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The South Asia Institute at Columbia University A Professional Development Course for K-12 Teachers

A Short History of Pakistan
taught by S. Akbar Zaidi

Time: Dates: Location:

Thursdays, 5:30pm –7:30pm January 20 – February 24, 2009 (no class on February 17) Room 207 Knox Hall 606 West 122nd Street, between Broadway and Claremont

"A Short History of Pakistan" has been organized primarily for 9-12 high school teachers to address topics in the New York State Global Studies curriculum. It will feature five lectures and will be taught by Visiting Professor S. Akbar Zaidi. All readings and materials for the course will be provided by Columbia University at no charge to registered participants. Registation is required to attend the class (see below). Course Description and Schedule In recent years, Pakistan has been in the news largely for reasons which relate to the rise of fundamentalist Islam across the globe, and as a consequence of the war on terrorism. Opinions about Pakistan being a rogue state with nuclear weapons which might fall into the hands of Islamic ‘terrorists’ cause much concern in western capitals. Military governments alternating with inefficient and corrupt civilian governments, cause further concern, with fear that that the economy will collapse, leading to major social upheaval. In essence, the fear is that a nuclear, ungovernable Pakistan, with heavily armed Islamists roaming the streets of the major cities in Pakistan, will destabilize the region and threaten western democracies and capital markets. Although often being termed the ‘most dangerous place in the world’, Pakistan deserves far greater and more serious understanding than the caricature which makes headline news every 1

required separate homelands. February 3: Politics. The basis of Pakistan was found in the ‘two nation theory’. trying to establish their dominance. in the middle of the 20th century. January 27: Independence and Two Partitions On 14 August 1947. in 1947. where it was suggested that the Muslims and Hindus in undivided India made up two ‘nations’ and hence. this time of Pakistan. enlightenment and fundamentalism. the problems and challenges it posed for a new nation. with some sources (largely official Pakistani sources) stating that the Idea of Pakistan found its roots at the time of the Arab invasion of parts of what was later to become ‘India’ (as early as 712) and which lead to the spread of Islam in the Indian sub-continent. January 20: Muslim Separatism and the Idea of Pakistan Pakistan emerged. resulting in a second bloody partition in the India sub-continent. There is much debate about when Pakistan was ‘created’. from a British India which was partitioned and achieved independence. In this session. India was partitioned. faith and the different types of identities of the Muslims of a pre-colonial and colonial India. we will examine the nature and form of the 1947 independence of Pakistan. the military has been in government for more than half that period. IV. with the creation of Bangladesh. Yet the Idea of what became Pakistan was rooted in politics. Whether this is in the form of broader narratives such as modernity and tradition. This economic performance of the military requires a closer and more careful look. and yet others. Pakistan’s civilian governments have had to struggle to find legitimacy and to keep the economy afloat. we will try to examine why democracy continues to be weak in Pakistan and why the military’s sh adow looms large on the political map of Pakistan. III. Democracy. making some analysts argue that the military is ‘better’ for Pakistan. This short course. the economic record of military governments has been better than that of civilian elected governments. February 10: Conflicts Within and Around Pakistan As in many developing countries and societies. various conflicts and contradictions exist in Pakistan. and whenever there have been elections and attempts at democracy. and an East and West Pakistan were created from Muslim majority areas. Pakistan achieved independence one day prior to Indian independence. This first session will examine the different ideas and positions about the Idea of Pakistan and the reasons which led to its creation. the country does often depict a dismal scenario of being 2 . based on five sessions. Moreover. and the Military In the 67 years of the independence of Pakistan. Other scholars date the beginnings of a Muslim identity and consciousness somewhere in the 19th century. II. or between ethnic groups and between religious sects in Pakistan. will hope to make participants aware of a people and their history in one of the more volatile regions of the world.other day. and how the creation of an East and a West Pakistan made this creation even more difficult to sustain. In this session. I. as does the eventual consequence of military rule in Pakistan.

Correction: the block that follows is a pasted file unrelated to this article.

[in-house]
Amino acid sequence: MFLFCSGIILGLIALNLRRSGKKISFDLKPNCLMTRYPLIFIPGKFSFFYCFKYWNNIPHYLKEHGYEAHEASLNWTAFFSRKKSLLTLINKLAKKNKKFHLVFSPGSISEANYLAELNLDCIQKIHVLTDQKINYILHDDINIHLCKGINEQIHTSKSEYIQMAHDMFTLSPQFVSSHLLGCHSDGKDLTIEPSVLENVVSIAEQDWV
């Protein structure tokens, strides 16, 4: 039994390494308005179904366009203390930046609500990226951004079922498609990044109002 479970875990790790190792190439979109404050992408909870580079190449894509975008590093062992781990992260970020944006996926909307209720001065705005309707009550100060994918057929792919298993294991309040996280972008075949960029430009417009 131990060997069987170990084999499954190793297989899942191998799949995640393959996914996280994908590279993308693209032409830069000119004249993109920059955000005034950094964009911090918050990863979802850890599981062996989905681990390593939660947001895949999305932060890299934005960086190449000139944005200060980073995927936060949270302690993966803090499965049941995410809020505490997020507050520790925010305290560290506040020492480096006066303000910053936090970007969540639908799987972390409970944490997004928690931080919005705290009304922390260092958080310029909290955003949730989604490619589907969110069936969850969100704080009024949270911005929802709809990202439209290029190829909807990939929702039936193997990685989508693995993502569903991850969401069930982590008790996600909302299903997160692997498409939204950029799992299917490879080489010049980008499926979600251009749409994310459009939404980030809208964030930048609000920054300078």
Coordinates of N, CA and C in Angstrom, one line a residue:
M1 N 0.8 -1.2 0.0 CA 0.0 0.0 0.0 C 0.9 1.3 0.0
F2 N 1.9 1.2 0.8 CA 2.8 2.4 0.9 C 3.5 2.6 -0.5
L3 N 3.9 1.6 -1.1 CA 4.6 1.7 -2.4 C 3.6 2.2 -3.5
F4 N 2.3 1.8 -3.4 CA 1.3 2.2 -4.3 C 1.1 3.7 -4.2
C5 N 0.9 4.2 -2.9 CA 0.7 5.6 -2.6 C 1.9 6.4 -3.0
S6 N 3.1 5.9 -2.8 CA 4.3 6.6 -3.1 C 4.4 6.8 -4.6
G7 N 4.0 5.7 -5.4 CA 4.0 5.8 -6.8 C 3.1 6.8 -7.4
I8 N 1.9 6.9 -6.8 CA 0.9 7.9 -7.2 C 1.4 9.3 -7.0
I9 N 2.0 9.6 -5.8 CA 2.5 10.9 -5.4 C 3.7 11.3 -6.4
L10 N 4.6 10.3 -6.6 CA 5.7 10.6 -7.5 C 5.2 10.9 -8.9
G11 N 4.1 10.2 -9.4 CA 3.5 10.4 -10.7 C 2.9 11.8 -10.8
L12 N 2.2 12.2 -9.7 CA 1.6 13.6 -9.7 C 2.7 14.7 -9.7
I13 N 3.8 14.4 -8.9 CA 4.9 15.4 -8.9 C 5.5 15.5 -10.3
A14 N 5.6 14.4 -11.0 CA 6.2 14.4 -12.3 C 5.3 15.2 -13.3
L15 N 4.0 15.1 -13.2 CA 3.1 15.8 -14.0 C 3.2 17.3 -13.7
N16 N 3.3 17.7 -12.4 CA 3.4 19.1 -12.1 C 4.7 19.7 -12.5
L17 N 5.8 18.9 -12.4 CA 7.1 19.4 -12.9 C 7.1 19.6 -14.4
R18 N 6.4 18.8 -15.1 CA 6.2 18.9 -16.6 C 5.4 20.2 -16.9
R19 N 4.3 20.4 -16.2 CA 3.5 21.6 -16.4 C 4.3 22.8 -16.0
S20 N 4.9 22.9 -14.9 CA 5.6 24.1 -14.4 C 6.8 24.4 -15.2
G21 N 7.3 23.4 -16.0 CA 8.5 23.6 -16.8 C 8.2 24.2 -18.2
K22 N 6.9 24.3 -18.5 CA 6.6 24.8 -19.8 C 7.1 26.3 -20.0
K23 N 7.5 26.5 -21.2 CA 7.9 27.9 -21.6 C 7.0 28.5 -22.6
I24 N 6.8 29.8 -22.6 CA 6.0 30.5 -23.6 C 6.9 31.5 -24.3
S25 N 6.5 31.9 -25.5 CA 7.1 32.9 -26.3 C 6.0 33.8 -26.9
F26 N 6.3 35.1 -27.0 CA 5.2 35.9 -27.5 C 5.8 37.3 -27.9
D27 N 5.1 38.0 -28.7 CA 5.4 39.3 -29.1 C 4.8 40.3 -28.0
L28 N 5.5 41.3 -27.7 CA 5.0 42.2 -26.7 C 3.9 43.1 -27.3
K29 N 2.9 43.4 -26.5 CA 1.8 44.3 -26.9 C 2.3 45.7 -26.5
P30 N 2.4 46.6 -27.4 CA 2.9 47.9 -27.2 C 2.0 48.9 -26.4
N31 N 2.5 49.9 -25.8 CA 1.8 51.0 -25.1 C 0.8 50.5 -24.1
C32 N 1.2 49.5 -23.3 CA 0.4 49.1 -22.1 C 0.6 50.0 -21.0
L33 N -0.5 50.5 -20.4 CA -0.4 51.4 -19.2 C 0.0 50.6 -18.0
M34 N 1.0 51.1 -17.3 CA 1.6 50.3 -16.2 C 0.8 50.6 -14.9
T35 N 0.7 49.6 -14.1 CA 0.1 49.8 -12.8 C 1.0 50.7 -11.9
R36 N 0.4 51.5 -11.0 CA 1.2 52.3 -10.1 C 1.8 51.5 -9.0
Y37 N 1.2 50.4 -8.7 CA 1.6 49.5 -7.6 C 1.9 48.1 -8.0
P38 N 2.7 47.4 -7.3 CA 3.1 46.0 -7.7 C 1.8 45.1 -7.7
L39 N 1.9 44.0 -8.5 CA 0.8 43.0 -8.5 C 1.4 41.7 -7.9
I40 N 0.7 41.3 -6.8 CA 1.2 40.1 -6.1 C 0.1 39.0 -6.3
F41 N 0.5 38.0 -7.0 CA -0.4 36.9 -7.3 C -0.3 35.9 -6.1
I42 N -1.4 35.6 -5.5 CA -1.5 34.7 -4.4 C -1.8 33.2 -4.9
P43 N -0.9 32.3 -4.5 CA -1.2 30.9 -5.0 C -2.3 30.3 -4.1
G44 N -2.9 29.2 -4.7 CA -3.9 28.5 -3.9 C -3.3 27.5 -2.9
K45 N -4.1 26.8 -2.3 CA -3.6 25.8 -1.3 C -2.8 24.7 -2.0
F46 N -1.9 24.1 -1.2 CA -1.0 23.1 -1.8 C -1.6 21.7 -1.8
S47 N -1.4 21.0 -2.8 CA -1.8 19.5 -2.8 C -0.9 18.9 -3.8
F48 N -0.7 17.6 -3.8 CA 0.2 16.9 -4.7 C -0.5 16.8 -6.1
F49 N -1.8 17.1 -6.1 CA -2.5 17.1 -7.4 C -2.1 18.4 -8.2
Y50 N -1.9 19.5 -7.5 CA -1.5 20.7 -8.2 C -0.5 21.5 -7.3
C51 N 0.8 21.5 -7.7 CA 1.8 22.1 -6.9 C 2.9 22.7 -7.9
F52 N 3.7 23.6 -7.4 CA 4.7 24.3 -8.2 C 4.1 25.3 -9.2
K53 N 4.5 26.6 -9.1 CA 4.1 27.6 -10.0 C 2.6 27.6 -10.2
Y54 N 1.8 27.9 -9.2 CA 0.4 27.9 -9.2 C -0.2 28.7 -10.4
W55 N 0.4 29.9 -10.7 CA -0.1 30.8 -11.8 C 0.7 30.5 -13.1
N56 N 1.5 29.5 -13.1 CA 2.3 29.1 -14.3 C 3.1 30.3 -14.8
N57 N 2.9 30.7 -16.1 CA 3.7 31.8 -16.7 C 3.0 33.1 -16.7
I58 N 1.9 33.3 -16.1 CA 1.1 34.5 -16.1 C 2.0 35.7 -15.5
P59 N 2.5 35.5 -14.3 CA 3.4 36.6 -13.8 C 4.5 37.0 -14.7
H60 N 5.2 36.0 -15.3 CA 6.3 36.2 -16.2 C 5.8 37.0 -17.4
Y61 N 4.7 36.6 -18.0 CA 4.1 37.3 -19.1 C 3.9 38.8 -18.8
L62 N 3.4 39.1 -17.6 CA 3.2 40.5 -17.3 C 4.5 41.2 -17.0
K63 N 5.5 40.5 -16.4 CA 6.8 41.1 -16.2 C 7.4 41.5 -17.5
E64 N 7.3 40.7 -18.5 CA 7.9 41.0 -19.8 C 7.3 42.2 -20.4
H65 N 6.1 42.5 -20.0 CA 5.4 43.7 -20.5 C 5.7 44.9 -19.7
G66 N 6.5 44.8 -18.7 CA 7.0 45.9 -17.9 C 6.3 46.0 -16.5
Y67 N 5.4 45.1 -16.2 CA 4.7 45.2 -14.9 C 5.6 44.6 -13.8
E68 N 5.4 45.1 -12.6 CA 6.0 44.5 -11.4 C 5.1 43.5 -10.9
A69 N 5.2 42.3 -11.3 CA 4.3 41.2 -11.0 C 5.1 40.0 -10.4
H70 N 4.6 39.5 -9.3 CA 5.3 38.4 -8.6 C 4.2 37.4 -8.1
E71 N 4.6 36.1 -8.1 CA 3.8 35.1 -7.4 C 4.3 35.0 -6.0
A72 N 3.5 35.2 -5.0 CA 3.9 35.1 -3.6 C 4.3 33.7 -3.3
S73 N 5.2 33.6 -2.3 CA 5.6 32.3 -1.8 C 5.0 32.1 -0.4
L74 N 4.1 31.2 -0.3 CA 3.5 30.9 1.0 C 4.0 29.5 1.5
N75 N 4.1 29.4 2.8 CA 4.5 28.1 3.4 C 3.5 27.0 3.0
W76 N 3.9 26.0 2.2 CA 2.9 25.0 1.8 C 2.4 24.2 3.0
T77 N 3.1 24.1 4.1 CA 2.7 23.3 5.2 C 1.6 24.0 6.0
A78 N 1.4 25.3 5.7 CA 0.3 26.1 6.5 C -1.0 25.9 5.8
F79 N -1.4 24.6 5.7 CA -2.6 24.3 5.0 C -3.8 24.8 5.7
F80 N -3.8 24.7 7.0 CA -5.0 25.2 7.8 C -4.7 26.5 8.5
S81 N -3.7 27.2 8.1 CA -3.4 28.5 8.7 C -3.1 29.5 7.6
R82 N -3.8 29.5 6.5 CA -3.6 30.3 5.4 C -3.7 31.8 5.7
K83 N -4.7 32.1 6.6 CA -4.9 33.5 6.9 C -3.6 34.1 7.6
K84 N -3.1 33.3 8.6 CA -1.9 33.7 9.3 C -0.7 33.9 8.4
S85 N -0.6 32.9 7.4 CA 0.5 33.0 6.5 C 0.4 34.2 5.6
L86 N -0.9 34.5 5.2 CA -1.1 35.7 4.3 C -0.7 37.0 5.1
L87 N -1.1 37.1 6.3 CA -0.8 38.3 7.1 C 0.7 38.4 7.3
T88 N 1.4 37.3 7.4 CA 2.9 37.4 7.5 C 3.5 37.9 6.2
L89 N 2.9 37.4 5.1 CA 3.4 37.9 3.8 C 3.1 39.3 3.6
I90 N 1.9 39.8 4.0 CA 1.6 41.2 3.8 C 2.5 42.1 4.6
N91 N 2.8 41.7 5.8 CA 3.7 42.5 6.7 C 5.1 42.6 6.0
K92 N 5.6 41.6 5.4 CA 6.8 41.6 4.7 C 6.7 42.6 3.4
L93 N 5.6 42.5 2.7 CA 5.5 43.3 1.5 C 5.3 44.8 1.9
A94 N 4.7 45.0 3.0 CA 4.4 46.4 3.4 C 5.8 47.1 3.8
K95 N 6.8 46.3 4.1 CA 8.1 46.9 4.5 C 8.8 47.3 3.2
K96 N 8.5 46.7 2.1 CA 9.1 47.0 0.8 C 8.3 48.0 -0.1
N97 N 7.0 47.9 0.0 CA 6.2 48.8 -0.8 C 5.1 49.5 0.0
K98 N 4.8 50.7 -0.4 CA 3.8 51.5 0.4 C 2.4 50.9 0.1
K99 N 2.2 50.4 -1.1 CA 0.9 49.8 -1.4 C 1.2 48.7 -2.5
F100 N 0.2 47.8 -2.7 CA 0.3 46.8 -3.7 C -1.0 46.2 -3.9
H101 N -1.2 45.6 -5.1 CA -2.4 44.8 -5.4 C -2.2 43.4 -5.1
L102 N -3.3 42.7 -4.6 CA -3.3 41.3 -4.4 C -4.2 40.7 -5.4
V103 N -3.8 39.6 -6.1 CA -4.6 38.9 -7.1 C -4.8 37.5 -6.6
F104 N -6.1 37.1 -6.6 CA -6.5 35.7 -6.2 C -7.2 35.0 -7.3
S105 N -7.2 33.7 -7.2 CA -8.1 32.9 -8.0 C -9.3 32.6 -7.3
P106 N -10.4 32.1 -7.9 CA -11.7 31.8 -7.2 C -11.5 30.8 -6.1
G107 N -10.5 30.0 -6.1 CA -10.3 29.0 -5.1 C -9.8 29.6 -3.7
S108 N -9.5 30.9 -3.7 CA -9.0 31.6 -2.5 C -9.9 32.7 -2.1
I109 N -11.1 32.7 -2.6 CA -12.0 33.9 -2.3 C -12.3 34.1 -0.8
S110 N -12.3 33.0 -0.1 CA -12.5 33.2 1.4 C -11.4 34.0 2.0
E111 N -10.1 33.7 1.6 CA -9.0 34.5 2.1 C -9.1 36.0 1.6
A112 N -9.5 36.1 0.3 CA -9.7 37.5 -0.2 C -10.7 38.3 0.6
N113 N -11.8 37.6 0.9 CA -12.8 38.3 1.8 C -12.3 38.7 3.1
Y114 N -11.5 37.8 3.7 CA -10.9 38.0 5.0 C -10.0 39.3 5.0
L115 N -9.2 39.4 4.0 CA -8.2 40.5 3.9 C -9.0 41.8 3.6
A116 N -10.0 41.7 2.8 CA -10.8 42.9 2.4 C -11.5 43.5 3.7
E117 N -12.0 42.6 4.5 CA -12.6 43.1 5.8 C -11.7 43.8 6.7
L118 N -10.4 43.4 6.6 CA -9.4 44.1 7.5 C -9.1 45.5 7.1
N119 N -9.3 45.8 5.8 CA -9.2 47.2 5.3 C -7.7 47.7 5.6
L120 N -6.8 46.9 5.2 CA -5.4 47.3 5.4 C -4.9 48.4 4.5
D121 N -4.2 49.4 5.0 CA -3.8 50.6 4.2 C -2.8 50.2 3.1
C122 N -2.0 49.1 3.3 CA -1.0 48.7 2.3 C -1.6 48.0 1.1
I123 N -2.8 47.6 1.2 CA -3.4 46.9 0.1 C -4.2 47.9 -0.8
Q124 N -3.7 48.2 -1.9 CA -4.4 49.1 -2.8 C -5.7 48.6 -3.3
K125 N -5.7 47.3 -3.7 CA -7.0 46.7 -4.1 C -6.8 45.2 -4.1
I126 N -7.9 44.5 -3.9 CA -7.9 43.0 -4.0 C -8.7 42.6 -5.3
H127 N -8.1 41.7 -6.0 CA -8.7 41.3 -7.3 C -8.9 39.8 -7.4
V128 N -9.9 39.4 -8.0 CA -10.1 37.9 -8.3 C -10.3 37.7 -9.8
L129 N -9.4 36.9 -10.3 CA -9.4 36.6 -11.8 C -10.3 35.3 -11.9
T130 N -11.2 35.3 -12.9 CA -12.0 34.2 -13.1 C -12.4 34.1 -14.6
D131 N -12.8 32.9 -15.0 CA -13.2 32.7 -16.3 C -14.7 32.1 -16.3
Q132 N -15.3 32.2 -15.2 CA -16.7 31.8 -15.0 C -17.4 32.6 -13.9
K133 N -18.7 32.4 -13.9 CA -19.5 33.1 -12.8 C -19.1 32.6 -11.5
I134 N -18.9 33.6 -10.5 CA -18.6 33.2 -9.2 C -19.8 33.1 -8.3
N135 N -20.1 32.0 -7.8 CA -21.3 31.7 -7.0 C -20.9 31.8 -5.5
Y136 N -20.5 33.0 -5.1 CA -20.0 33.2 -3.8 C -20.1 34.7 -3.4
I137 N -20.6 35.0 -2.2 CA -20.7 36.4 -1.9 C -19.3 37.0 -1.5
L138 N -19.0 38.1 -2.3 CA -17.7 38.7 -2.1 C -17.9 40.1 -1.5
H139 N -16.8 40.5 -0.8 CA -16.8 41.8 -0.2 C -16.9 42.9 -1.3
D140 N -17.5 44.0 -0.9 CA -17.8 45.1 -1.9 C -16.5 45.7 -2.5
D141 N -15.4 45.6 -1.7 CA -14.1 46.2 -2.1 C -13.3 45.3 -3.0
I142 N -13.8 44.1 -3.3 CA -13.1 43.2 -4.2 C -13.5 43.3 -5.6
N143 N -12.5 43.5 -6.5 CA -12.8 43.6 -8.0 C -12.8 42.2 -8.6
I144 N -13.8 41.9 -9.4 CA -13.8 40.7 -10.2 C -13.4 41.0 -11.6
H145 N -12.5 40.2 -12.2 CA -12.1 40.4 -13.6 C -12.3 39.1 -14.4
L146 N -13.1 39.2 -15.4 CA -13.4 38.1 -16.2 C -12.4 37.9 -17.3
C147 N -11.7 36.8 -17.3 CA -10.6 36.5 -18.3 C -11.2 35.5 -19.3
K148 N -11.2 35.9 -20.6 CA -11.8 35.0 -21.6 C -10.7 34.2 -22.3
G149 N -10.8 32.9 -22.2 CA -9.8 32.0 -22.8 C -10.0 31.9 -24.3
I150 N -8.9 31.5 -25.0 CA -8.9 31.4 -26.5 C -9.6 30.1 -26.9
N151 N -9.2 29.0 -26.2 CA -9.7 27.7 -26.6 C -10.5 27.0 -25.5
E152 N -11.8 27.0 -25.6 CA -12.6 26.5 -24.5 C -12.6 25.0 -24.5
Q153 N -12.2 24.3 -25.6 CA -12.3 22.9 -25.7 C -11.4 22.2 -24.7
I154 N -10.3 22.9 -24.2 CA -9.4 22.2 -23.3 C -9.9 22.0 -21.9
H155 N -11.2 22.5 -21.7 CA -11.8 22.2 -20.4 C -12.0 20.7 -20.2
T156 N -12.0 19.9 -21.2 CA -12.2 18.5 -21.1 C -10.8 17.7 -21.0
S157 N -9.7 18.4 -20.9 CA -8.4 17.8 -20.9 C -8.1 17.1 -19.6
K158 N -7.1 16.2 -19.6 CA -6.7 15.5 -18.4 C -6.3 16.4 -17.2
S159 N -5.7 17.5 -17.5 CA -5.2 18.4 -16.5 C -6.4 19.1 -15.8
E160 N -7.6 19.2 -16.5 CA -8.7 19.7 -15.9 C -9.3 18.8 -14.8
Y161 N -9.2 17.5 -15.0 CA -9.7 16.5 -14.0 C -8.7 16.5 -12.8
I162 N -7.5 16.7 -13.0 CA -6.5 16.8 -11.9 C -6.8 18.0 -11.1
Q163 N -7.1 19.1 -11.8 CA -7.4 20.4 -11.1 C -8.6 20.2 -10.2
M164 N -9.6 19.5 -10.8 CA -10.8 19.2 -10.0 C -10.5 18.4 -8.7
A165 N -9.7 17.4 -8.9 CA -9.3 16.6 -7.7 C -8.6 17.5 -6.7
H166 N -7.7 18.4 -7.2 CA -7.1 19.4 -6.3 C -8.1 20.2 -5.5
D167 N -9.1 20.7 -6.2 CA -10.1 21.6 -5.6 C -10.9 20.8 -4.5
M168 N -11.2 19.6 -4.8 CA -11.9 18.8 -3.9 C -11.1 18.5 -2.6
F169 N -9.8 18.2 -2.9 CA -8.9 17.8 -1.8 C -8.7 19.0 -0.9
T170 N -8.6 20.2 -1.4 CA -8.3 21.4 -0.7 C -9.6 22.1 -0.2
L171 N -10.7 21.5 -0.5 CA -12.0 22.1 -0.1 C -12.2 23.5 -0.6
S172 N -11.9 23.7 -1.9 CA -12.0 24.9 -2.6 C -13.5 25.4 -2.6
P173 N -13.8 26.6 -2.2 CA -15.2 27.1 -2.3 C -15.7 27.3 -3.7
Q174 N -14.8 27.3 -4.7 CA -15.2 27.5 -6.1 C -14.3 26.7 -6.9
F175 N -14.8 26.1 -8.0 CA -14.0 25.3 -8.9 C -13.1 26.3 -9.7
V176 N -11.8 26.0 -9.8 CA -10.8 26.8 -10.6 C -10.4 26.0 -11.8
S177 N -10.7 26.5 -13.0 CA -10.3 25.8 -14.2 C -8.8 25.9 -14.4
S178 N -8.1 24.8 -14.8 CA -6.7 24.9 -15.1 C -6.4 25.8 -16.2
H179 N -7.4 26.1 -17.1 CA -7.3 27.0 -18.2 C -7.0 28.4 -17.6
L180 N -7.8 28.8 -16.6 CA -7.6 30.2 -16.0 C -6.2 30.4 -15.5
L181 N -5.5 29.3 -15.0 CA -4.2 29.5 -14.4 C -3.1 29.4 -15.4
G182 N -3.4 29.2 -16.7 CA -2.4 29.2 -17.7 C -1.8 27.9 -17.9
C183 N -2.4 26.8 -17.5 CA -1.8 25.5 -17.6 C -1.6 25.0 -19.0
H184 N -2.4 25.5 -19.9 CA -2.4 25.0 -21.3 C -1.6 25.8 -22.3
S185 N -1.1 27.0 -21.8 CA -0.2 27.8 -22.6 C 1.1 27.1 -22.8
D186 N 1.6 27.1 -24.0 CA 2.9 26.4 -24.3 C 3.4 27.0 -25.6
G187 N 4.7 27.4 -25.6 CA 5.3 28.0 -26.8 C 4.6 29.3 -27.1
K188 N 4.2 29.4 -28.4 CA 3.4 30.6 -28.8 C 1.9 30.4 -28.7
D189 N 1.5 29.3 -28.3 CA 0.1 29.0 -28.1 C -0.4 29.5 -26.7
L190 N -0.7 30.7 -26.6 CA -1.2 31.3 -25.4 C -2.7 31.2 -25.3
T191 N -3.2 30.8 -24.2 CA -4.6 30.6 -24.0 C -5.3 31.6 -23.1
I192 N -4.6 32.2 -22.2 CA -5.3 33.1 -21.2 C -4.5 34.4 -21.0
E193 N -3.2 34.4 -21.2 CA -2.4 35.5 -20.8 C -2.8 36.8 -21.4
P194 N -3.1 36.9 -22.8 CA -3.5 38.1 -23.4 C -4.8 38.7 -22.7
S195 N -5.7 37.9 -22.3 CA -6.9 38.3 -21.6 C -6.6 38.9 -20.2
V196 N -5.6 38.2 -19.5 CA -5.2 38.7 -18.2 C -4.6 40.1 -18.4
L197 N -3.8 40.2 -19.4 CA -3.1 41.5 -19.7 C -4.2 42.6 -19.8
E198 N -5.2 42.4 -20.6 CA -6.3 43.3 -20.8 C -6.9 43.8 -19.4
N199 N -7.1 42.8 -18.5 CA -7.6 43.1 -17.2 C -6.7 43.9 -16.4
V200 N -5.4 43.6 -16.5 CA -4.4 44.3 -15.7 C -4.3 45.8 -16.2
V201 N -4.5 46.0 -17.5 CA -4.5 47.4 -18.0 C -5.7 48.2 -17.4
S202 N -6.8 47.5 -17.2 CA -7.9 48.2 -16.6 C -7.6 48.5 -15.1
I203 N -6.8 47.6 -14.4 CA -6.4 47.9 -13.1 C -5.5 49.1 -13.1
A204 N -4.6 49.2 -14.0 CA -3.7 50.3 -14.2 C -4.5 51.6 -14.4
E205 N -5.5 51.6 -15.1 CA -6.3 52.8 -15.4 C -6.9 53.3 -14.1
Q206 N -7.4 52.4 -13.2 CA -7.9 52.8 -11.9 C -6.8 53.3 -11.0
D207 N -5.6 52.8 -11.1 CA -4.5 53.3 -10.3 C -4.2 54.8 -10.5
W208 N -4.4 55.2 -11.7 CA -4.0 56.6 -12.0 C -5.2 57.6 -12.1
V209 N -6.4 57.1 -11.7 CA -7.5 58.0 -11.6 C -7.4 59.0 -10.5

or the most dangerous place in the world? In this final session. This session will try to examine the political economy of the different conflicts in and around Pakistan. two-year college instructors or students enrolled in education degree programs. If you would like to register. and African Studies. modern and prosperous nation. and the Graduate School of Arts & Science Department of Middle East.edu/outreach. Akbar Zaidi is a Visiting Professor at Columbia University. Instructor biography Dr. Primary readings S Akbar Zaidi. Oxford University Press. NGOs. and history. For additional information. and see where and how the state has failed to manage such conflicts. South Asia. Shuja Nawaz. Karachi. REGISTRATION: Participants must be K-12 teachers. 2005. please contact William Carrick at wac2112@columbia. please include your name. level of students taught. anticipated graduation date. Attendees may register for the entire course or register for individual sessions. published in 2010. Along with internal fissures. he has research interests in development. Apart from his interest in political economy. Zaidi taught at Karachi University for thirteen years. His other books include The New Development Paradigm: Papers on Institutions. Students should include their school and degree program. He is one of Pakistan's best known and most prolific political economists. Second Edition. through May 2012. South Asia Institute at Columbia University http://www.in a perpetual conflict internally.html 3 . His most recent of twelve books is Political Economy and Development in Pakistan. school affiliation. and the Wars Within. Gender and Local Government (1999). Crossed Swords: Pakistan. Zaidi holds a PhD from the University of Cambridge. and Issues in Pakistan's Economy (2005). 2008. Karachi. and a brief statement of career goals. with a joint appointment at the School of International and Public Affairs. and where possibilities for prosperity and stability exist. we will examine where Pakistan continues to fail as a society and country. Pakistan has also had numerous conflicts with countries in the region. V.edu or by phone at (212) 854-4565.sai. Oxford University Press. Its Army. the social sciences. please contact William Carrick at wac2112@columbia.edu or at (212) 854-4565. S. or have questions. and was a visiting Professor at Johns Hopkins University in 2004-05. February 24: Contemporary Pakistan and Possibilities for the Future Does Pakistan have a viable future as a democratic. Issues in Pakistan’s Economy. and subjects taught. or will it always be referred to as a failed state. having fought four wars with its neighbor. One needs to be able to understand the nature of these conflicts and understand why they exist. To register.columbia. particularly with India.